Bill Fordyce, who died suddenly at the age of 70 last month, will be sadly missed by all who knew him from his time in education, both in Grampian Region and in Dumfries and Galloway, where he was director from 1987 to 1993.
A larger-than-life character, he was born in Peterculter in Aberdeen, but spent much of his formative years in Sittingbourne in Kent where the family moved for his father's war work. Bill studied physics at Aberdeen University before setting out on his teaching career in Aberdeen. His talents were quickly recognised and he was appointed to join the directorate of the then Aberdeenshire Council.
He later moved to Dumfries to join the directorate, but after local government re- organisation returned to the north-east to join the Grampian team led by the late James AD Michie. Bill headed up the schools section and, under his leadership, Grampian schools gained a reputation for innovation.
Many will recall the Belmont Street "factory" where he attracted talented teachers to prepare for the introduction of Standard grade course materials. Although a secondary teacher, he had a great interest in and commitment to special needs.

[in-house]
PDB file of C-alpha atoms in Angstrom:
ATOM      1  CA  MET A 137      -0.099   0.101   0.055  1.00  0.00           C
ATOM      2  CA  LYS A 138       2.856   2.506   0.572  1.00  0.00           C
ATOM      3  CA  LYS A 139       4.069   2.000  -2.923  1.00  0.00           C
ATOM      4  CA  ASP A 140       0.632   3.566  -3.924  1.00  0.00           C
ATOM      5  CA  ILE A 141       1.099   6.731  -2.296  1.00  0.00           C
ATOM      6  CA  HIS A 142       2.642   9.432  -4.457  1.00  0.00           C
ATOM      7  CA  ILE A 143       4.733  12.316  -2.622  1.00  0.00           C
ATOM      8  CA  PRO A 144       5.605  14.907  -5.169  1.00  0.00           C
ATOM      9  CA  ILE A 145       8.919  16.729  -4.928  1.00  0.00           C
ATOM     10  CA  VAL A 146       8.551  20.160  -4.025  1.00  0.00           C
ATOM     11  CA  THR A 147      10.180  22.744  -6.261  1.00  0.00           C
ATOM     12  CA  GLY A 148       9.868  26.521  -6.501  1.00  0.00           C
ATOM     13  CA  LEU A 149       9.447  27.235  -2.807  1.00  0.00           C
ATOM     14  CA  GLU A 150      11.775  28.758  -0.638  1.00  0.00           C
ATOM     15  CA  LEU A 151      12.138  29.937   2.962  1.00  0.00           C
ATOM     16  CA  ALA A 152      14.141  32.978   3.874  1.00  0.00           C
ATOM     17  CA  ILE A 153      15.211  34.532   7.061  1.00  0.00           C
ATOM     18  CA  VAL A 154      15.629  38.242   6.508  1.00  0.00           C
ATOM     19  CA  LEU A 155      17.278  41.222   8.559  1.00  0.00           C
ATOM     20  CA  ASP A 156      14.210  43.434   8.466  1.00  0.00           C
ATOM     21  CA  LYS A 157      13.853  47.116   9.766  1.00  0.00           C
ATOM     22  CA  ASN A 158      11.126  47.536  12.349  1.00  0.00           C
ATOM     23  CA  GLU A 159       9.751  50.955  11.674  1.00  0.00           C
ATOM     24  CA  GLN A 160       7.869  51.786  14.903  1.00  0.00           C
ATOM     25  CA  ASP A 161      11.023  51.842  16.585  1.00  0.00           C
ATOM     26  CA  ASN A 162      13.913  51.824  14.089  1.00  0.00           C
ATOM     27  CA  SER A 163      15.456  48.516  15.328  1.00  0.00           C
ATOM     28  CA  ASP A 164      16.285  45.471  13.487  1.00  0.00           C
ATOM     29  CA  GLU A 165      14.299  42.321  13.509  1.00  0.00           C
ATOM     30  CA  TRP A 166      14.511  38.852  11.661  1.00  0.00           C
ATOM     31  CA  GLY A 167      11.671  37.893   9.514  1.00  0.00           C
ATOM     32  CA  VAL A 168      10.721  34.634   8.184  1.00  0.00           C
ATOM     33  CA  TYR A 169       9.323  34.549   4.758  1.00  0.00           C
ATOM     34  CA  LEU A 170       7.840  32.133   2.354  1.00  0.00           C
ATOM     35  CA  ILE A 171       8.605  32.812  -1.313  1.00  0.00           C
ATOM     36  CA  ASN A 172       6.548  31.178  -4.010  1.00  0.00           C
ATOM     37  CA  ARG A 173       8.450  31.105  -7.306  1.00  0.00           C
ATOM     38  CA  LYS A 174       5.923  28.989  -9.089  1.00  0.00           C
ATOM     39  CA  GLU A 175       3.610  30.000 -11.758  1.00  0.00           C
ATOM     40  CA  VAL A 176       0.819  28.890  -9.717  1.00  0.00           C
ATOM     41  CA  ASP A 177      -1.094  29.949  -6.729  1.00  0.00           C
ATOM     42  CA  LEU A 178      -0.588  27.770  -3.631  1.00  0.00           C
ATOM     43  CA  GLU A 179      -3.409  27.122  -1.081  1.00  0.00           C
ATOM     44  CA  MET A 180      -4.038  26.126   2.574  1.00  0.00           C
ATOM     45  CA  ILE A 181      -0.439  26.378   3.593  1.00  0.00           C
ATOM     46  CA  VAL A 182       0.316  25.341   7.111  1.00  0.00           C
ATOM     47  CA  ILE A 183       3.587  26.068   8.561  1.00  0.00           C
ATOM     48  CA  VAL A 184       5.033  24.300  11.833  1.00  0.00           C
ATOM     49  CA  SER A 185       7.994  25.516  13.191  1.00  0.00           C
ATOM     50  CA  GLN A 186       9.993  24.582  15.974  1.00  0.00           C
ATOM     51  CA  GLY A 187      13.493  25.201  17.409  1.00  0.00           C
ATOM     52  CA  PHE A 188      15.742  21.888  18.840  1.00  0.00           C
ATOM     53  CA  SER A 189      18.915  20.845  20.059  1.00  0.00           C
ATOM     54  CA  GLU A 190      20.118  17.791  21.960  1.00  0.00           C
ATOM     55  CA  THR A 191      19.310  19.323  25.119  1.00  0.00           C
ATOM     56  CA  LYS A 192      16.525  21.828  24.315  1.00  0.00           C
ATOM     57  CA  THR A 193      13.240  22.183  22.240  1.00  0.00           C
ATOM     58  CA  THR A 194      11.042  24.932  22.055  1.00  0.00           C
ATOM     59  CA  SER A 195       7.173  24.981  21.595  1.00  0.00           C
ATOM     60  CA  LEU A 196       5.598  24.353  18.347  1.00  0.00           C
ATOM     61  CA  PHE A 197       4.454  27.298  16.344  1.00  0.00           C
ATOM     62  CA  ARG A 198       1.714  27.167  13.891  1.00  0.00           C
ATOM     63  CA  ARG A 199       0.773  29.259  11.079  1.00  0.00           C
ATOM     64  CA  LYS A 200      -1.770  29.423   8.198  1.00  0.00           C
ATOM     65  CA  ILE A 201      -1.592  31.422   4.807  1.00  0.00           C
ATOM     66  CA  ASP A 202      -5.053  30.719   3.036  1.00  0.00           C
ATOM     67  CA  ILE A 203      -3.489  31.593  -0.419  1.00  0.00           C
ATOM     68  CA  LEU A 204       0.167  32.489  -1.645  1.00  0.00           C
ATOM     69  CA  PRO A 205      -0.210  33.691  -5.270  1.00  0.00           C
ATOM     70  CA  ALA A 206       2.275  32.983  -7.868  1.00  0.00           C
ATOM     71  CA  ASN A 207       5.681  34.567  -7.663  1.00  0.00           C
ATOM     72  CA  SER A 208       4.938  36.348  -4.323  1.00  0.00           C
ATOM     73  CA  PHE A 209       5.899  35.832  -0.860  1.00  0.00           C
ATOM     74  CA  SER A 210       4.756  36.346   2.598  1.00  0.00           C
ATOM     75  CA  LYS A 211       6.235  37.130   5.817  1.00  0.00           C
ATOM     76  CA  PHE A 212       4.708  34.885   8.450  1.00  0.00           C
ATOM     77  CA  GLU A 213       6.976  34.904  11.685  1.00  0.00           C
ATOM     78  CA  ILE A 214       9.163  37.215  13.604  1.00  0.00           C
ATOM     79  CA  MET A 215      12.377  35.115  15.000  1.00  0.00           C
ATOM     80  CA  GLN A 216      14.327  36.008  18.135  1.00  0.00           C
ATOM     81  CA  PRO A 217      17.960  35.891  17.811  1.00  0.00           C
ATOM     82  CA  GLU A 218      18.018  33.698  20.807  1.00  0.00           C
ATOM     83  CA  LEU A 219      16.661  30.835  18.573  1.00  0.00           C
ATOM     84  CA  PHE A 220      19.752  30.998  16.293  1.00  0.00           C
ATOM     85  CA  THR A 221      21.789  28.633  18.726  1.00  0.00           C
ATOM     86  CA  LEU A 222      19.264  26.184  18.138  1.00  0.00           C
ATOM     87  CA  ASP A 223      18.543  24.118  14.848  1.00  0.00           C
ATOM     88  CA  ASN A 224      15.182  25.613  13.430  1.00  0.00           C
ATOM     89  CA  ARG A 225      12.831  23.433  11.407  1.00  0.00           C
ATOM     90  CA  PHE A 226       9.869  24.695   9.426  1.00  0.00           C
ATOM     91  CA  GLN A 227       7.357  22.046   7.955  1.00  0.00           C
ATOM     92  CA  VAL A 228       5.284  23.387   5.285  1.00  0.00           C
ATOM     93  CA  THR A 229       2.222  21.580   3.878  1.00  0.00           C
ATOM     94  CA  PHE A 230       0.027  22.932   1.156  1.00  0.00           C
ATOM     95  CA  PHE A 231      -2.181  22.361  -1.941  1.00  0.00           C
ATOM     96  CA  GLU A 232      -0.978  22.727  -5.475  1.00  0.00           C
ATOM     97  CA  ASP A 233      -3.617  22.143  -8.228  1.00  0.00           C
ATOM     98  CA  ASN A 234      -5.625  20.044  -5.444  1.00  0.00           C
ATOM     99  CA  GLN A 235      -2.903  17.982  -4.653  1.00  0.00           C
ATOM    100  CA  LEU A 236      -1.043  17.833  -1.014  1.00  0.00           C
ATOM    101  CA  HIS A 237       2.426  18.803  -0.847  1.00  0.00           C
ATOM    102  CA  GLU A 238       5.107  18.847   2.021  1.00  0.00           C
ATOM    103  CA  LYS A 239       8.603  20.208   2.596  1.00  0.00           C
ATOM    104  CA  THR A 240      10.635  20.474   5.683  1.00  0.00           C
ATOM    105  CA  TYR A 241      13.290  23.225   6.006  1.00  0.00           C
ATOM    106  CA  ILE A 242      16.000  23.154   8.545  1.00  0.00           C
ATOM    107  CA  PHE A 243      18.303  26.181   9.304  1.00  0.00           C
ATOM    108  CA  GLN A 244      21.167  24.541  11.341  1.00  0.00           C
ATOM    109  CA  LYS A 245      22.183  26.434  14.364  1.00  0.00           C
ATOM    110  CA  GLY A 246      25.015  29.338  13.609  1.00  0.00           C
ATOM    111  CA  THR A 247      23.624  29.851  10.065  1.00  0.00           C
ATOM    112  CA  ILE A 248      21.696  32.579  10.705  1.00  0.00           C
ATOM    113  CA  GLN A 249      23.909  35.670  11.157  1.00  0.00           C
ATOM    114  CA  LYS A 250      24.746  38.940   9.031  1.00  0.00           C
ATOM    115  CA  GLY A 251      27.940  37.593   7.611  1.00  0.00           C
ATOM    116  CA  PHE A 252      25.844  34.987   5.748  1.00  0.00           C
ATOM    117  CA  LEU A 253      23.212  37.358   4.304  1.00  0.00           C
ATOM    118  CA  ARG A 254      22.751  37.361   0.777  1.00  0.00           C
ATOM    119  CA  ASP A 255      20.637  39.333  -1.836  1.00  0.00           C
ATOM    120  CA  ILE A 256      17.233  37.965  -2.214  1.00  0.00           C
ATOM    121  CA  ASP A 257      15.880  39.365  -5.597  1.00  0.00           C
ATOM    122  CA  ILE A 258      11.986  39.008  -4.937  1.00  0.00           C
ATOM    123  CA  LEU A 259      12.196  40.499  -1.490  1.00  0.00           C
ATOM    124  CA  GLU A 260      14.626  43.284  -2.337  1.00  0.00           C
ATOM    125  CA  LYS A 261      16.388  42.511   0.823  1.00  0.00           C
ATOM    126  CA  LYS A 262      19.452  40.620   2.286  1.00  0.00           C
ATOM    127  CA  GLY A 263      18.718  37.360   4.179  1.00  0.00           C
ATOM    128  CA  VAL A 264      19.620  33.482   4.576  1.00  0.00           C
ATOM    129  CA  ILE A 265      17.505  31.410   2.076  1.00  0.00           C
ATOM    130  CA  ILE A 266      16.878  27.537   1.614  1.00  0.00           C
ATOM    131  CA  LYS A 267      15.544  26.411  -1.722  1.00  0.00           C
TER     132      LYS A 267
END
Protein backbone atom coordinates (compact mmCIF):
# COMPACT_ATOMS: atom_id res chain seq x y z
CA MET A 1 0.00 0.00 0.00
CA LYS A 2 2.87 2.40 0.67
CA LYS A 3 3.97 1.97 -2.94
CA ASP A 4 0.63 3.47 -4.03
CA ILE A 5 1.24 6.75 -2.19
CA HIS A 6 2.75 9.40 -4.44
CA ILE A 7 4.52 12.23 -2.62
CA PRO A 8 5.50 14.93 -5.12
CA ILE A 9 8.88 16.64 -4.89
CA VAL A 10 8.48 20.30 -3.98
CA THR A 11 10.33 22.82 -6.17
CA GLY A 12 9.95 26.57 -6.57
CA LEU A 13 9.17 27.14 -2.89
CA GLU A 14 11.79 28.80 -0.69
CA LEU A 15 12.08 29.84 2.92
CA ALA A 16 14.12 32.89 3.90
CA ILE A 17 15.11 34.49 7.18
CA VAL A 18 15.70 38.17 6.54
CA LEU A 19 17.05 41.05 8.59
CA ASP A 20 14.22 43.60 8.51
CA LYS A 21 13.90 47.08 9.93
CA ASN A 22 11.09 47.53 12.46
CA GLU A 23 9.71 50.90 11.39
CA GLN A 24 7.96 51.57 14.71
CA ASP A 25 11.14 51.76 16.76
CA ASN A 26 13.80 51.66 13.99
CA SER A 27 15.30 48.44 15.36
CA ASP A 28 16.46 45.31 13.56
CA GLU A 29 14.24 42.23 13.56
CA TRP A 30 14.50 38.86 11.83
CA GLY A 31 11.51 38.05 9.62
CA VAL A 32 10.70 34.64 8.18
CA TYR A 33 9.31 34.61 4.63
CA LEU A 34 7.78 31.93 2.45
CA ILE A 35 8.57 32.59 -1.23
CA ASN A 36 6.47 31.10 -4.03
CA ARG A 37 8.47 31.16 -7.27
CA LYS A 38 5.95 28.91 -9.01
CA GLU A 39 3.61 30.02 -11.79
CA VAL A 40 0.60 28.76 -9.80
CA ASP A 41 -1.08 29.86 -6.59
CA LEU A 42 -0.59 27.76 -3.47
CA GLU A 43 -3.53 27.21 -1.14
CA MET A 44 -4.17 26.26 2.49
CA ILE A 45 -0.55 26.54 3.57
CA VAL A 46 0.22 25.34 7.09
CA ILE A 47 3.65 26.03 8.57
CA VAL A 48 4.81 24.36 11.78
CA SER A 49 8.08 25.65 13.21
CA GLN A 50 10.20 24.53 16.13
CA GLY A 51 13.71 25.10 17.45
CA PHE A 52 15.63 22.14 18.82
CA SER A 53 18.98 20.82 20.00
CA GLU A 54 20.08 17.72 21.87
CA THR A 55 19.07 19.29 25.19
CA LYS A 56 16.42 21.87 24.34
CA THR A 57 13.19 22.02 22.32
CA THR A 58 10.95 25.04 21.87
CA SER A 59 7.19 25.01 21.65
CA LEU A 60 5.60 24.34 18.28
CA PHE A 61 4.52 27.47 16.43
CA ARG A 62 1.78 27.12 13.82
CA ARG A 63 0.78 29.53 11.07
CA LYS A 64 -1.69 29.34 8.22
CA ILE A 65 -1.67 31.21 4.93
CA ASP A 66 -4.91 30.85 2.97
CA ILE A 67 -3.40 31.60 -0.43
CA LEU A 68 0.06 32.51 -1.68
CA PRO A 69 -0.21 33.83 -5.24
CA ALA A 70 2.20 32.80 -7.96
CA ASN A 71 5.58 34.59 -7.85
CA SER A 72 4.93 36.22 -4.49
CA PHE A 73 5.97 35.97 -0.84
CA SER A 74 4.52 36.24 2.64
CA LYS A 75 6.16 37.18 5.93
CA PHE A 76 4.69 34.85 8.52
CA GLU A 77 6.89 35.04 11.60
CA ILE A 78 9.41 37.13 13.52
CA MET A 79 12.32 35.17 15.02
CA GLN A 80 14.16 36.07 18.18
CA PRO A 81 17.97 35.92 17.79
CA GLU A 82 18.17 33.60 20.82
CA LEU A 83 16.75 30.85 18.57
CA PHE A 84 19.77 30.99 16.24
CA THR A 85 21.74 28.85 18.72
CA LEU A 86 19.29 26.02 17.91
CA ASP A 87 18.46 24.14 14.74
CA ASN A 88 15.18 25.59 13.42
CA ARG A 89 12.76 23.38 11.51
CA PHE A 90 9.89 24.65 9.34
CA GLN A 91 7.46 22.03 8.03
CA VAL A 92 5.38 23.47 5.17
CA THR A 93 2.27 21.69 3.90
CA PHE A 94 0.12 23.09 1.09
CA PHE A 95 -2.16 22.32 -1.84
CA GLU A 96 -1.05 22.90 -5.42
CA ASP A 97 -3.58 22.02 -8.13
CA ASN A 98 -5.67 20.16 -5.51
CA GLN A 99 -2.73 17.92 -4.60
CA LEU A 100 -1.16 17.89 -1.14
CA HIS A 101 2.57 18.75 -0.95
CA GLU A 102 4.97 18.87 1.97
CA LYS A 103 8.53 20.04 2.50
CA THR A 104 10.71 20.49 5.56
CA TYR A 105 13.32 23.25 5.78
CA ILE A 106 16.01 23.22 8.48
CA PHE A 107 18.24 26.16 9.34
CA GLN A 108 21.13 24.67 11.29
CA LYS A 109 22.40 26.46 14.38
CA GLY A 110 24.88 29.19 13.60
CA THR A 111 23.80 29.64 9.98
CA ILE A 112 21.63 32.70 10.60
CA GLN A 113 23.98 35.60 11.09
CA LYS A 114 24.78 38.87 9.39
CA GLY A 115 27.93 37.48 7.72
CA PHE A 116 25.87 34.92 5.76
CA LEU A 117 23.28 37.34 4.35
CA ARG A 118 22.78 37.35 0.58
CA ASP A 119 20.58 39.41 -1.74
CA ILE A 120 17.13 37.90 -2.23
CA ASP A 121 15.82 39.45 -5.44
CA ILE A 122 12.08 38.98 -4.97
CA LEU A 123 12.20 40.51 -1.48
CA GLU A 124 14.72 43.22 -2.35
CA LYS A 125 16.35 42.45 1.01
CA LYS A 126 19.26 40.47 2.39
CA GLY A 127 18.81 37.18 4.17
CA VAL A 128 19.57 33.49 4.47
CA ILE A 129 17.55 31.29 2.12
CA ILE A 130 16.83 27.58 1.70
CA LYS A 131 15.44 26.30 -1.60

Bill was a much sought-after member of national committees and it came as no surprise when he was appointed director of education in Dumfries and Galloway in 1987. He took innovation to unprecedented levels and the region was at the forefront of all the major national initiatives.
There were so many "pilot projects" that some cynics referred to Bill as Squadron Leader Fordyce - but not to his face. Among the many developments were school boards, inspection of education directorates and preparation for promotion, years before the Scottish Qualification for Headship was ever thought of.
Bill was outspoken at times, and many found his style difficult to handle. An early profile of Bill described him as "the Bombastic Charmer" and there was an element of truth in this. He was capable of great charm, and quite often his strident manner belied a quiet shyness.
He was possessed of unbelievable energy and tales of his early arrivals at schools, well before the staff and heidie had even set off, are many. The tell-tale whiff of cigar smoke told the unfortunate head that Mr Fordyce was already there, and as often as not whiling away the time doing the morning crossword. He set a frenetic pace, but his staff responded to his leadership from the front and he certainly encouraged initiative among his team.
After he retired from Dumfries and Galloway in 1994, Bill became involved in voluntary work with Abbeyfield Scotland, visiting sheltered houses and care homes run by local volunteer groups.